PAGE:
LAND writing contest winners named - The Lookout - LCC's Independent Student Newspaper Since 1959
insty prints lansing
finish your ferris degree in lansing - ferris state university

LAND writing contest winners named

LAND writing

Mallory Stiles

By Mallory Stiles
Editor in Chief

All LCC students who were registered during 2023 were invited to take part in an LCC Writing Contest that serves as a preliminary to the 2024 LAND Creative Writing Contest.

The LAND contest is a statewide competition. The deadline for submissions to the LCC Writing Contest was Nov. 30, 2023. The winners have been announced as listed below:

ZOE JONES, “Dashes, Dots, and Distorted Identity; Challenging a Michigan Naming Law”
ZOE JONES, “Be Careful What You Wish For; A TCK’s Quest For her Place in the Story”
YVONNE STEWART, “My Hair Is My Crown”

ANGEL AGBAY, “Once Upon A Time”
RICK BILODEAU, “Fright Night”

HENRY VOZZO, “The Ancient Customs”
LEAH CAPP, “Tropical Fever Dream”
TABITHA WRIGHT, “When the Lights Go Out”

All first-place winners received a prize of $100. All second-place winners received a prize of $75 and third-place winners received a prize of $25. The top two winning contestants in each category were then entered into the statewide LAND contest.

Annie Schnarr, assistant professor of English and lead coordinator of the LCC Writing Contest, said she was truly inspired by the work submitted by LCC students.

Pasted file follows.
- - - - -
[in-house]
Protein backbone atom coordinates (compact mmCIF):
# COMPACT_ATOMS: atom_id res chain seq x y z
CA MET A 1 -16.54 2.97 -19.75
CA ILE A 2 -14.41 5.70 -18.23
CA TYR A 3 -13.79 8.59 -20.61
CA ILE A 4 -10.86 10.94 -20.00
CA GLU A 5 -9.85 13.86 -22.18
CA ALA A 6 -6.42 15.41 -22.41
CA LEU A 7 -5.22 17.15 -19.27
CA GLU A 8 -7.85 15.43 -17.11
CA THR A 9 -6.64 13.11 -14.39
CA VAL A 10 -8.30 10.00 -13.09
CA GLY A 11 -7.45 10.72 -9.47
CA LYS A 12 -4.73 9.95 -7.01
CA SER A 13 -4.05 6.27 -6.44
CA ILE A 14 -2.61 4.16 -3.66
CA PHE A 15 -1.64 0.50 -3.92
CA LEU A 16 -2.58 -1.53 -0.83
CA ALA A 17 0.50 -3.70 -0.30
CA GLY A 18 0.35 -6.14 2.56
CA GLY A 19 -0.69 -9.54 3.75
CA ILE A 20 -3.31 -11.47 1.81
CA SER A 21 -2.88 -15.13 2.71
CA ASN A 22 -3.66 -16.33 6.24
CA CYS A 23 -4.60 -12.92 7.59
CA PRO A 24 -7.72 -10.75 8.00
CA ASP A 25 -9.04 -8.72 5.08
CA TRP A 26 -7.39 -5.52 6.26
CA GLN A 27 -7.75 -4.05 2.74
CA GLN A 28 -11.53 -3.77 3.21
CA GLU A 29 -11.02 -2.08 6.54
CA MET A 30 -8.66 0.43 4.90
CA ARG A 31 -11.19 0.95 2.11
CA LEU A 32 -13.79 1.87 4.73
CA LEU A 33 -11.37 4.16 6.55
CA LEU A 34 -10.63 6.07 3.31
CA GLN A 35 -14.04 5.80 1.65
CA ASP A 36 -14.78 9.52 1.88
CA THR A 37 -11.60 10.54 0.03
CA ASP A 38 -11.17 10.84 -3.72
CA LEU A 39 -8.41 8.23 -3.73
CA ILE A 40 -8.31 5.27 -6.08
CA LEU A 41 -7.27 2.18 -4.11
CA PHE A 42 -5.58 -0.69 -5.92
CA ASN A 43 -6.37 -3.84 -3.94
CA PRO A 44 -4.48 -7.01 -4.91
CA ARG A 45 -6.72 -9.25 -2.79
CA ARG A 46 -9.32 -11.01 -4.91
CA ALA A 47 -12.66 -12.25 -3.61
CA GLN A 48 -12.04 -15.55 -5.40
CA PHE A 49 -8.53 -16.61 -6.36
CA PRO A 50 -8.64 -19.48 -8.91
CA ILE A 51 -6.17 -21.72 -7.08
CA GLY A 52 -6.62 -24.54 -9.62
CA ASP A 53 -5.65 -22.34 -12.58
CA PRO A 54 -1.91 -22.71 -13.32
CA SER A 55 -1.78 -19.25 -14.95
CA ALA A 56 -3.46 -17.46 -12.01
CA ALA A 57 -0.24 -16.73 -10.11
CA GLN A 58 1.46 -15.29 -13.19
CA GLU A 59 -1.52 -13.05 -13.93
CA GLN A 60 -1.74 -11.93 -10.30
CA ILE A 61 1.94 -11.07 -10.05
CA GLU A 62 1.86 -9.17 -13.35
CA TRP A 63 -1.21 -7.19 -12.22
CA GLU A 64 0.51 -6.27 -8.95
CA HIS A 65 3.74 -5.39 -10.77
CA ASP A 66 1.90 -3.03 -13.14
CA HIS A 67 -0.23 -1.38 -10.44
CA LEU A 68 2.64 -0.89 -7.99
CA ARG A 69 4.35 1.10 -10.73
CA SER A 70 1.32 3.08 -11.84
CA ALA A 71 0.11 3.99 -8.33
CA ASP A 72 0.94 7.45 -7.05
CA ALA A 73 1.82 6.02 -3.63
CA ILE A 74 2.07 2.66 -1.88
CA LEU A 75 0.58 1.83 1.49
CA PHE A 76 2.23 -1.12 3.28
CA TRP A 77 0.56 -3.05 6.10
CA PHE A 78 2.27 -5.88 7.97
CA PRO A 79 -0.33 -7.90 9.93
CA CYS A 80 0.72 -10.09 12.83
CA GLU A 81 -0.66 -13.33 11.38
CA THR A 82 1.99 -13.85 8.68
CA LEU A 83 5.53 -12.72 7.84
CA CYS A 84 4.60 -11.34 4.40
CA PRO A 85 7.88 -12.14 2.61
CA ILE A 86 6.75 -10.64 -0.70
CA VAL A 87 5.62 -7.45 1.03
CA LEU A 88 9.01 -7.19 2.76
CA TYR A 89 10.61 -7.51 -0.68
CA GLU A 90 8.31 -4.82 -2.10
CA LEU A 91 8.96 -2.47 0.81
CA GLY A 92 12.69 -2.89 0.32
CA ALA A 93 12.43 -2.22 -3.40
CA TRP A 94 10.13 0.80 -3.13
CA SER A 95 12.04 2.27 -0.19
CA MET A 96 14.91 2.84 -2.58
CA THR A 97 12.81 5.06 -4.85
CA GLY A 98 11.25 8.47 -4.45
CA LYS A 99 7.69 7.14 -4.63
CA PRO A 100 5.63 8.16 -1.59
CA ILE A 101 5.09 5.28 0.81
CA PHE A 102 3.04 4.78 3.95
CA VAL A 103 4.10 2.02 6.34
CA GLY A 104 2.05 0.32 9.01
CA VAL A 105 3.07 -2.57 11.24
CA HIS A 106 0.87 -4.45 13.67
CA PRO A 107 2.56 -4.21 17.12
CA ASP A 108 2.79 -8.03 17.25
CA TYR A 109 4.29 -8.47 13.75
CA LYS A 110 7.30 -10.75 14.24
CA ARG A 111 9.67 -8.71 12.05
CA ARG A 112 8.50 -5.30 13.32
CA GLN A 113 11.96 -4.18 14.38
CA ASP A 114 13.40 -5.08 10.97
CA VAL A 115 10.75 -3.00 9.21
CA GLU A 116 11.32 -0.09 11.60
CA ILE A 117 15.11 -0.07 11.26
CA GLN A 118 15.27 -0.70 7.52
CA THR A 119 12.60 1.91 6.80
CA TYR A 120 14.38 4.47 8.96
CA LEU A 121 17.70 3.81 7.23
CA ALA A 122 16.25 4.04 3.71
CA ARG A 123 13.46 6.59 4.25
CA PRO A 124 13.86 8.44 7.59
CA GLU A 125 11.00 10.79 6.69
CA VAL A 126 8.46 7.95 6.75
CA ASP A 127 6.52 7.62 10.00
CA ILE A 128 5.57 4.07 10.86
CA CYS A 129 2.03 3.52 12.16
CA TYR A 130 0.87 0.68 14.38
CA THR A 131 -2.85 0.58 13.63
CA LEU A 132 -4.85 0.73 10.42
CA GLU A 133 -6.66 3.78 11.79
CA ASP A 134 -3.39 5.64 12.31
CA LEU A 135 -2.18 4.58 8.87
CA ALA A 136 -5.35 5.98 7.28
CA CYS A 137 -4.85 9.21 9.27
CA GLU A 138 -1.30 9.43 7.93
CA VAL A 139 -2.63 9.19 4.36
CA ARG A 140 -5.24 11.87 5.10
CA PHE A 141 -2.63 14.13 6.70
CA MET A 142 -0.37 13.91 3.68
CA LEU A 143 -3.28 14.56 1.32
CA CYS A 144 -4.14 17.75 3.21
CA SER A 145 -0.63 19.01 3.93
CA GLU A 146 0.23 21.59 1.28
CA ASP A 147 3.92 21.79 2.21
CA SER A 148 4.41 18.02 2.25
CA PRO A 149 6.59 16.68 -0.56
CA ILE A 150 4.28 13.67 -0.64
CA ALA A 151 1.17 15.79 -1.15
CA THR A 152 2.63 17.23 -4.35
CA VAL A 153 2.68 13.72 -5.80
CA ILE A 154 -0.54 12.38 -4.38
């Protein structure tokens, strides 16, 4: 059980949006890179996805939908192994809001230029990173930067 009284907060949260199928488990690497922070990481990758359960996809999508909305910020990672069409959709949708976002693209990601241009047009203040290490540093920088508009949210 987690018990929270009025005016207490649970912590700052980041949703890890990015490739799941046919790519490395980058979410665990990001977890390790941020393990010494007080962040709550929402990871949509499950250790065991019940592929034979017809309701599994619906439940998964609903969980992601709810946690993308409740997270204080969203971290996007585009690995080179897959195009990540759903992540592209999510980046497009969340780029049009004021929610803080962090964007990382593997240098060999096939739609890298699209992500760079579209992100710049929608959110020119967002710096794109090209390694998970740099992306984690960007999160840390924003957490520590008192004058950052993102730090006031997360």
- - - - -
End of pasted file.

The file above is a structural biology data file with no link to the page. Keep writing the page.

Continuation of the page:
“At a time when some students might be considering outsourcing their writing to AI,” Schnarr said, “it’s really inspiring to see our creative writers at LCC investing so much time and effort into exploring and realizing their own unique and authentic voices.”

In related news, Rick Bilodeau won third prize in the Poetry Category of the statewide competition. His poem, “Fright Night,” was written as a tribute to 2023 Michigan State University shooting. It received the following feedback as judge commentary:

“’Fright Night’ is an interesting poem that deals with gun violence. The writer does not speak of the grotesque aspect of these shootings. Nor does the writer display graphic scenes of violence. The writer speaks as ‘the observer, the witness’ to these violent acts – almost in awe: ‘A single person took the school by storm.’

“The writer then goes on to write: ‘Yes, it takes just one to bring a campus to its knees.’ Here, the writer processes his/her emotions to understand how it takes ‘just one’ person to do such a violent act. The rhyme scheme also adds to the innocent nature of students: ‘The deed was done, ending campus fun.’

“There is also a sense of romanticism in the closing line as the writer sees, then internalizes these school shootings and what needs to be done about them: ‘till Congress gets in the game. A Bill passed there, sullen victory cries filled the air.’ Here, there is optimism and hope that things will change, but the memories will last forever in our ‘sullen cries.’”

Bilodeau also received another cash prize of $50 for his state submission, as well as a promise of publication and an invitation to the 39th annual LAND Conference.

Schnarr added the presence of human connection, or lack thereof, in today’s writing is the reason that students need to be reminded that their authentic voice matters.

“This contest gives me faith,” she said.

To view the Liberal Arts Network for Development homepage, click here. Annie Schnarr can be contacted via email at



finish your ferris degree in lansing - ferris state university
Back to top